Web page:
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When Divorce Runs in the Family

2973725108_6e42f2989e_nDivorce runs in my family, just like the way wide hips and large-sized feet do. It’s the “gene” I spent years hoping I didn’t have. Kind of like one my grandma passed down — a patch of unruly gray hair right at the hairline. I winced several months ago when I looked in the mirror and observed one platinum blond hair resisting the urge to lie down in a neatly coiffed bun.

Several weeks ago, I shared my determination not to become a statistic when it comes to the second divorce rate. Despite what the odds say, I’m striving for a lifetime kind of love with my Mr. When I read a recent YourTango article by Terry Gaspard that noted the impact on children of divorce, I was reminded that the choices our parents make have an ability to impact us for a lifetime. The article noted that children of divorced parents are more likely to get divorced themselves. Once again, I must defy statistics.

The funny thing is these were the same declarations I made as a child — far less complex but essentially the same. See, my parents divorced when I was a little girl. I was determined not to allow it to become my story.

Then I got married. And the voice of that small child emerged — the one who set out to be the game changer. The one who would defy what felt like “genetics.” Torn even before, I hesitantly walked down the aisle, I wondered how I would change the cycle when this felt so wrong. Still, I told myself that I had to be different. I had to break the cycle. Even when I knew that I needed to leave, I was laden with the notion that I had failed. Now I was just like everyone else in my family. I was no longer different. Suddenly, I was just like my mom.

I was just like my mom because I was choosing me. I was choosing my babies.

I was just like my mom because at some point I was willing to let go of my fear of repeating history.

I was just like her because I realized what could happen if I stayed was scarier.

I was just like every family member who walked. I did what I thought was best. Something tells me they did too. And maybe, just maybe being like my parents and my grandparents and my aunts and uncles wasn’t such a bad thing. Sure, divorce isn’t ideal, but it trumps staying in an unhealthy relationship for the sake of saying you’re married.

Divorce can be painful for children, particularly if they are old enough to be aware of what’s happening. For me, as fun as two Christmases were, it couldn’t make up for the feeling of always being in the middle. Grappling with my desire to make both of my parents happy. Struggling with my inability to turn my cheek to the pain that had infused my family. But what happened when my parents were together hurt far worse, the good times being unable to compensate for the bad.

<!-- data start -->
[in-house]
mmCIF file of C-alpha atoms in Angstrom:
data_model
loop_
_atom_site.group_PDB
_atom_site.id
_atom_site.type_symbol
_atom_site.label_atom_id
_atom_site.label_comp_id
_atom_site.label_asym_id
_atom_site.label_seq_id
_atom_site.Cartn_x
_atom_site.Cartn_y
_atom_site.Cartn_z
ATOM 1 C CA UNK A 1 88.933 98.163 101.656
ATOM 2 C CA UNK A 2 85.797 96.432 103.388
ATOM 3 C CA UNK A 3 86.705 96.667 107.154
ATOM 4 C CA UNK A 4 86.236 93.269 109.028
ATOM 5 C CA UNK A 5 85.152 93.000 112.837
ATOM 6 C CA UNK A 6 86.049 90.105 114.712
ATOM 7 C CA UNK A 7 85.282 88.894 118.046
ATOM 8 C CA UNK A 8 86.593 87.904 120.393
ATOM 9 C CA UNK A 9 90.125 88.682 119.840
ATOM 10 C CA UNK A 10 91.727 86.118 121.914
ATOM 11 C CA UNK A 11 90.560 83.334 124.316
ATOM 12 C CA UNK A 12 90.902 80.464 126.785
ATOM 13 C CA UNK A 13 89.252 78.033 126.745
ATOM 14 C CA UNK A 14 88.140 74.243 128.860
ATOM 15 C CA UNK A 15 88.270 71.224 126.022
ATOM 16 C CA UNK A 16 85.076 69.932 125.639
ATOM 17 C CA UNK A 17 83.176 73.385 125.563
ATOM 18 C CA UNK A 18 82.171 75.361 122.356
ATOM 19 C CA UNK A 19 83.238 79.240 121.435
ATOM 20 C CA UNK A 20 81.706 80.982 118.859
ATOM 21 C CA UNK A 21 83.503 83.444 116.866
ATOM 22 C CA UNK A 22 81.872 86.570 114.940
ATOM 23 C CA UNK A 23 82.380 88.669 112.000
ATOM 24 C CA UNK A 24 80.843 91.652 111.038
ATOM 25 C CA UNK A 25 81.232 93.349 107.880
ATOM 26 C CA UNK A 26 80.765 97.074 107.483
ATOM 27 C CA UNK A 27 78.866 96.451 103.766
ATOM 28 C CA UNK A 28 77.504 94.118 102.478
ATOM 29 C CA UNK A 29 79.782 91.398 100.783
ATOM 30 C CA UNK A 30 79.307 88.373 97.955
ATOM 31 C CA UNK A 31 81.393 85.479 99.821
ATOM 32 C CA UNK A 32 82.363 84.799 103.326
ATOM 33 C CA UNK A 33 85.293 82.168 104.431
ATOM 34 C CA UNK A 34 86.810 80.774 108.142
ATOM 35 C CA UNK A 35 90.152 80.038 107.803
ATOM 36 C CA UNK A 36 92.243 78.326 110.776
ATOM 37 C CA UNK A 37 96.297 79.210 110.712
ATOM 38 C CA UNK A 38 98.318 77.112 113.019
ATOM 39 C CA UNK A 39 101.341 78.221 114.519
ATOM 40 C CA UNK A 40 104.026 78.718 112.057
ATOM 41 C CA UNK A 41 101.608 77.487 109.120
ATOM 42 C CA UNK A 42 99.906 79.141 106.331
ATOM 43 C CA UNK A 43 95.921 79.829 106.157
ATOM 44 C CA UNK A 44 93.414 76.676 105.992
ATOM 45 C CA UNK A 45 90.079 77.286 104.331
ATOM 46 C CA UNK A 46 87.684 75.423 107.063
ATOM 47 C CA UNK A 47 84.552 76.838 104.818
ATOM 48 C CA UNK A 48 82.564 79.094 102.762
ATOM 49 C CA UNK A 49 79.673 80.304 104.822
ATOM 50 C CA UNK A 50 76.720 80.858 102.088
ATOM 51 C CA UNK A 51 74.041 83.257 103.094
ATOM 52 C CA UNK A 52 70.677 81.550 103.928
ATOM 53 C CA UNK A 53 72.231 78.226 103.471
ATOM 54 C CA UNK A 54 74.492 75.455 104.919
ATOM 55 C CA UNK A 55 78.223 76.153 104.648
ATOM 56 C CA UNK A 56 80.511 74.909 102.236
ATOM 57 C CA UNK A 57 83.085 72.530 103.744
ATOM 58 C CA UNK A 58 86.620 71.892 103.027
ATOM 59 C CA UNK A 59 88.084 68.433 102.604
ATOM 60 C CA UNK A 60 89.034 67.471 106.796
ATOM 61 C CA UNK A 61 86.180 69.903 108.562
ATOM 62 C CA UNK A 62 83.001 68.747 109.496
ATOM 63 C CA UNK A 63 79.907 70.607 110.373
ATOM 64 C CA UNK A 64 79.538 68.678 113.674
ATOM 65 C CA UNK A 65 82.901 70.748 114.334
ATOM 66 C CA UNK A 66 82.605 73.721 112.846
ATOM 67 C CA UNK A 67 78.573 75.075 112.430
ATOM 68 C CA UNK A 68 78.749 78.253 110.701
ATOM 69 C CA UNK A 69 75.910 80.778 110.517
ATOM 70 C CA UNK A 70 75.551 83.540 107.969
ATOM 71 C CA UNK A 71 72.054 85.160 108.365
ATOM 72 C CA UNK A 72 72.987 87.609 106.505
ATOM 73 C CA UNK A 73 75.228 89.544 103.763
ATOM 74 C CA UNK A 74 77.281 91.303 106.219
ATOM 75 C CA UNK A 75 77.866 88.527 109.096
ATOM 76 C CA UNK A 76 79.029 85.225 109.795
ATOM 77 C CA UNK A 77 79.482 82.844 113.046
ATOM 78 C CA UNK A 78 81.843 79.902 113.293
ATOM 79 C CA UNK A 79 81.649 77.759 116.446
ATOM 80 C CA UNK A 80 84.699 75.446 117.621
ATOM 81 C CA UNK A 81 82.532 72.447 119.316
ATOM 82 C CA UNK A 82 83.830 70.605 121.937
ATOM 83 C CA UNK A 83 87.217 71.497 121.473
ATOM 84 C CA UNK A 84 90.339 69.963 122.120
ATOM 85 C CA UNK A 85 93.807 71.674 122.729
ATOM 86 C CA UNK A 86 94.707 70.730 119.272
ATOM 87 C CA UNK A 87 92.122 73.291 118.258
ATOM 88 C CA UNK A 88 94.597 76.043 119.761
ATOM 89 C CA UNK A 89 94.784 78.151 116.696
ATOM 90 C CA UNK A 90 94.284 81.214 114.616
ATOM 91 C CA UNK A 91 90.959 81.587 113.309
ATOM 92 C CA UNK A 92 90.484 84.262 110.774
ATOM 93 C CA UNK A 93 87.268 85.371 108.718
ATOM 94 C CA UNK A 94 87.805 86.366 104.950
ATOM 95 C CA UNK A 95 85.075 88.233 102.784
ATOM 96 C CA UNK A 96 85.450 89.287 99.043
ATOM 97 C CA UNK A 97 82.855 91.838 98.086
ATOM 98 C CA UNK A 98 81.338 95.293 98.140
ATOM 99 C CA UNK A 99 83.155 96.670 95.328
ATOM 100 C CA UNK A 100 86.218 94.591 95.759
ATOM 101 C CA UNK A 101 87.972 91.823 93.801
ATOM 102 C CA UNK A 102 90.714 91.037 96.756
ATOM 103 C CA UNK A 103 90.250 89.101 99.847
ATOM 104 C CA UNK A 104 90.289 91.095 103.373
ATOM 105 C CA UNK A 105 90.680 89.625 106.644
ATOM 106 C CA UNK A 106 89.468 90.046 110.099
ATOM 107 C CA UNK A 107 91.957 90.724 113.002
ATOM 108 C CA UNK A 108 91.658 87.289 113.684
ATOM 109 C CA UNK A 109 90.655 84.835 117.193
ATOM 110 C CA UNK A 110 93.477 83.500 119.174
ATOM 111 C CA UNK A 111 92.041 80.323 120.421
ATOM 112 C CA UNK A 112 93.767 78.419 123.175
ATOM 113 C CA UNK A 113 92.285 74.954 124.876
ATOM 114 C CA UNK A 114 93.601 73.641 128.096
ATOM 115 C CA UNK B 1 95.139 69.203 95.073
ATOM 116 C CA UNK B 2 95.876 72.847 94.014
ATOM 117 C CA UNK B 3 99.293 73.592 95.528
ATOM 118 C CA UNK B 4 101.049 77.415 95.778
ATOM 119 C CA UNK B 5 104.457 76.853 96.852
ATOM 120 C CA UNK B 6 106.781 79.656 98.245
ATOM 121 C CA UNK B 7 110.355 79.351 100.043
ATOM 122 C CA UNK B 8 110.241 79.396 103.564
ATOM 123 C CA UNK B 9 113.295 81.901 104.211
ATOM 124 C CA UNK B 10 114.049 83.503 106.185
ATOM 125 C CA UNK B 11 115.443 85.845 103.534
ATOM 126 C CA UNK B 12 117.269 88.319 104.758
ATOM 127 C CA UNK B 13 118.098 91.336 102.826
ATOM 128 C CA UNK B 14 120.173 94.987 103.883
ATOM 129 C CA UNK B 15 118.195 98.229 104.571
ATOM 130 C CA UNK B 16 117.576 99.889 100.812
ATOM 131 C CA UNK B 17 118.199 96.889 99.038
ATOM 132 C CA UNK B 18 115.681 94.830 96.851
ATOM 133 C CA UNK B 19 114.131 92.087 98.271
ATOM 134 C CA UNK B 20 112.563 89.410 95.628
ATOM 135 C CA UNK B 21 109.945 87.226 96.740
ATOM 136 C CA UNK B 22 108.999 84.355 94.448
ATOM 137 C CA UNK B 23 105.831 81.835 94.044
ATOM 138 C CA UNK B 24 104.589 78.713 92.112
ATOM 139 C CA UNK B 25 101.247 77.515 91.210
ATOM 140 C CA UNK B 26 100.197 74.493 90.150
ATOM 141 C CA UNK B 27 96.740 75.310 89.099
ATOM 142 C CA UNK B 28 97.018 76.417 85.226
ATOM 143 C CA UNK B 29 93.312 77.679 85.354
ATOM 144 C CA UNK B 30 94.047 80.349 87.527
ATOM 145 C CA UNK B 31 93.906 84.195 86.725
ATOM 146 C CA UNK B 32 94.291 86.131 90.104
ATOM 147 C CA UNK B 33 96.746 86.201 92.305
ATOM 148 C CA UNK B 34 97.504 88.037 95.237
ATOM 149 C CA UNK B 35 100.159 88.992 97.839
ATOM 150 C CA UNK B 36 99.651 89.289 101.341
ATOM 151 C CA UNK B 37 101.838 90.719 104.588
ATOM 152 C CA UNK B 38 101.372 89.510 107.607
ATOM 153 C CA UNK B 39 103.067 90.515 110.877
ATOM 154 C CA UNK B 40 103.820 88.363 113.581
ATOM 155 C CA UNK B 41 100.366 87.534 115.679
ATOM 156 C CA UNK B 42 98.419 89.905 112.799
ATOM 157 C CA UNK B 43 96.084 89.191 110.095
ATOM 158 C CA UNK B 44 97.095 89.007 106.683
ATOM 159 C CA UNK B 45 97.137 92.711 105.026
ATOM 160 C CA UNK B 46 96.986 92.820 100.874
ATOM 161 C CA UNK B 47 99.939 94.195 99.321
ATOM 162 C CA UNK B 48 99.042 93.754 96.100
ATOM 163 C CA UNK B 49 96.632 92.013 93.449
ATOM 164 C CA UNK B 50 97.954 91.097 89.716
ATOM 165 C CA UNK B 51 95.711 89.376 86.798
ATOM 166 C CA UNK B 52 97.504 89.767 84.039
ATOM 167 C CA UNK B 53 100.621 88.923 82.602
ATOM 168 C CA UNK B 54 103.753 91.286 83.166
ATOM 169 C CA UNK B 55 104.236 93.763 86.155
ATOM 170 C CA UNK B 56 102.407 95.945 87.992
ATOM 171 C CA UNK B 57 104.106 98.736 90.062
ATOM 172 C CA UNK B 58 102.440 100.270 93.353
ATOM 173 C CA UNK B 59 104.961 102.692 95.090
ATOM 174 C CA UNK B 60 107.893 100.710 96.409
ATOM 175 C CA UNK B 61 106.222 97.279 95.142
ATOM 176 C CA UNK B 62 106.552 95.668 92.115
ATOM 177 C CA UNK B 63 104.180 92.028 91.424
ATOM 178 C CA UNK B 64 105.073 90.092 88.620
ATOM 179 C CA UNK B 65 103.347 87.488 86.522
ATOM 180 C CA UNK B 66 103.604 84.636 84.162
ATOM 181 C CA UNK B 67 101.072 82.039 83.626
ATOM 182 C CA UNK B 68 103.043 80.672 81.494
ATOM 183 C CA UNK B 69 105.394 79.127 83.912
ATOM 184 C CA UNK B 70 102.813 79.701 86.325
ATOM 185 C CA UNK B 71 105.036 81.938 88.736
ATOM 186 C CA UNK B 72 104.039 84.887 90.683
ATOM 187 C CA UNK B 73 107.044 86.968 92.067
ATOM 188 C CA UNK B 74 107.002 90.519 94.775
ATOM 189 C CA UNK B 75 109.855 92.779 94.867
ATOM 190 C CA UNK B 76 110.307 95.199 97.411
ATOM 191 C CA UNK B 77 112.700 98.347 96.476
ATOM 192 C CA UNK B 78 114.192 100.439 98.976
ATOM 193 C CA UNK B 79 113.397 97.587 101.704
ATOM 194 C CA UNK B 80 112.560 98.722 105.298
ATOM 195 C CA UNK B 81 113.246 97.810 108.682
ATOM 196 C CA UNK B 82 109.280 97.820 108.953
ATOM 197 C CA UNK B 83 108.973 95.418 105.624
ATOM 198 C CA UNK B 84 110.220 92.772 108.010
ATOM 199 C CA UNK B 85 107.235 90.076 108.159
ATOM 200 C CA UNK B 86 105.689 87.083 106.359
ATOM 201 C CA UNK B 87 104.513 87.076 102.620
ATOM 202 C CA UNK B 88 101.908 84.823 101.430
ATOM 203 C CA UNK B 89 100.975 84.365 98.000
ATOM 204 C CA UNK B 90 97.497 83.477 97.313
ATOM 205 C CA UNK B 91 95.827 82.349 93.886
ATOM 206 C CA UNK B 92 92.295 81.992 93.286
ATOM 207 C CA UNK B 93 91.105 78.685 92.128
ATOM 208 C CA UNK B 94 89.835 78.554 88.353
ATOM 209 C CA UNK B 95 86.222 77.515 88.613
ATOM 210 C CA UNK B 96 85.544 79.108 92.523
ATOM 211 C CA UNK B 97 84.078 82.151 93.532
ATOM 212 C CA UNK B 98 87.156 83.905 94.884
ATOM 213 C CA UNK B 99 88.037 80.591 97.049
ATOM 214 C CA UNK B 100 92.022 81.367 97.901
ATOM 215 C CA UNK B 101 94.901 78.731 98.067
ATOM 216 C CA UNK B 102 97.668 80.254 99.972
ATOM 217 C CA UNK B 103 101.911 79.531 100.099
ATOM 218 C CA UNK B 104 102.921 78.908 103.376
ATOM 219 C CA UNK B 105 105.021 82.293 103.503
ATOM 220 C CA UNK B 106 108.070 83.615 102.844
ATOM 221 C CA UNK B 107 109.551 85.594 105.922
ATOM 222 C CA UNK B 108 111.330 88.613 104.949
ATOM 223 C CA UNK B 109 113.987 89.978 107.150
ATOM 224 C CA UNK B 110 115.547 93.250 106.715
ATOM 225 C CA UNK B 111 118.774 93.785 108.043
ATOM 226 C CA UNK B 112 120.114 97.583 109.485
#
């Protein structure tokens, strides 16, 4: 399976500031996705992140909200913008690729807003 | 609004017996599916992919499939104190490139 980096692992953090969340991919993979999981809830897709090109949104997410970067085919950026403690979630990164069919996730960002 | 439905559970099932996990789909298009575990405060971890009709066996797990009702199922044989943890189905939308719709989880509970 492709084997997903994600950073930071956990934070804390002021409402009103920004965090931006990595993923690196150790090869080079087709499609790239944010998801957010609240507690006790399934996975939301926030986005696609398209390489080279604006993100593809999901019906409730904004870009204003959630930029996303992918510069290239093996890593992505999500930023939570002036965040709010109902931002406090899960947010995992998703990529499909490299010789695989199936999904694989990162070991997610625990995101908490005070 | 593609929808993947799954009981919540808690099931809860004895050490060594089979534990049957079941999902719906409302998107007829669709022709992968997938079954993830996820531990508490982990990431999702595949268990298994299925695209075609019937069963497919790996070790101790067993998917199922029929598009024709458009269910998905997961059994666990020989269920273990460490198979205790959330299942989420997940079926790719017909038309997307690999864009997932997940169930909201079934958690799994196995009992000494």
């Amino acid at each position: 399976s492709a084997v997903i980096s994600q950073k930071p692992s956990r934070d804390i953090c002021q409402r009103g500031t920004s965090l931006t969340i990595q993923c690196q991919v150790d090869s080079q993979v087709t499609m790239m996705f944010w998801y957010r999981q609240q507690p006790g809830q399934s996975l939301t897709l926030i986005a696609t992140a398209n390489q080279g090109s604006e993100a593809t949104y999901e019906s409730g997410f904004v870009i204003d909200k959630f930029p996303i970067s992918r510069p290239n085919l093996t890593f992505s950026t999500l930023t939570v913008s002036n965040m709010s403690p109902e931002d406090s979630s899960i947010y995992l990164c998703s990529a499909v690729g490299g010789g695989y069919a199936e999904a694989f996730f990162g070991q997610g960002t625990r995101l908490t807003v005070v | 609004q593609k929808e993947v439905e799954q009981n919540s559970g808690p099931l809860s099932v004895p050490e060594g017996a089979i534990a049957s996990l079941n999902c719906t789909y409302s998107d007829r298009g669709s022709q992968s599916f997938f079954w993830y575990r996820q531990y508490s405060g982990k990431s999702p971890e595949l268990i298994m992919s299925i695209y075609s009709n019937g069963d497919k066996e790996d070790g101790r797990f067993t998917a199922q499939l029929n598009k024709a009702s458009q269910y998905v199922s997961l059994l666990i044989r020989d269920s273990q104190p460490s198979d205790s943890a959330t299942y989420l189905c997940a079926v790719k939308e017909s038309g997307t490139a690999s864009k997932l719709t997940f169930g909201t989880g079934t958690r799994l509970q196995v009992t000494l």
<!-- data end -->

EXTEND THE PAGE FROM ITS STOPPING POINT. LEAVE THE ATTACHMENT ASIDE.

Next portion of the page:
My parents’ divorce and the perceived demise of marriages all around me wasn’t enough to prevent me from heading in their same direction. For some it is. But it was enough to remind me that there is a way out. And sometimes situations warrant finding a way out. It was enough to help me see that there was life after divorce. That my divorce would just be a dot in my timeline. It was enough to help me understand that if something isn’t right, you gotta let it go. I deserved a chance. My child deserved a chance.

Looking back, it is evident that my parents’ divorce had a profound impact on me. It fueled a desire to be different. It taught me to value marriage. My own divorce didn’t suggest that I didn’t value marriage. However, it was a clear indicator that I valued myself and my baby. It also helped me to see that life goes on. The marriages that ended in my family, along with my own, are reminders of how blessed I am to have gotten my second chance. I realize the work it takes. And I wouldn’t have dared enter into another marriage unless I was willing to do the work.

Even more, divorce has provided me with an extra set of lenses. I see love and relationships differently. As the article notes:

“Children of divorce are more likely to enter young adulthood with their eyes wide open, and such awareness holds the potential for great relationship success.”

My eyes are wide open. But so is my heart. Perhaps a history of divorce taught me to be more cautious. But it also taught me that life is too short. Time is precious and everyone deserves a shot at true love and real happiness, me included.

Should you find yourself in the midst of a situation (marriage) you feel you ought not be in, reach back into that gene pool, revisit history and look within. Perhaps you will have inherited the strength of those that walked the same path before you. Perhaps, like them, you will be courageous enough to walk. Brave enough to stand. Driven enough to move forward. Able to realize that the underlying story isn’t as important as the overall one.

I haven’t pulled out that scraggly gray hair yet. I don’t know what I’m going to do. Whether I trim it or color it, the root still exists, making it a part of who I am.

Photo Source: fractured- fairytales via Flickr

Read more from Krishann on her personal blog His Mrs. Her Mr. Follow her on FacebookTwitter, Instagram, and Pinterest. More from Krishann on Relationships:

12 Pieces of Dating Advice I Wish I’d Followed

16 Love Lessons I Have Learned from My Children

16 Things I Actually Do When My Husband Is Out of Town

15 Ways I Plan to Love My Husband Better This Year

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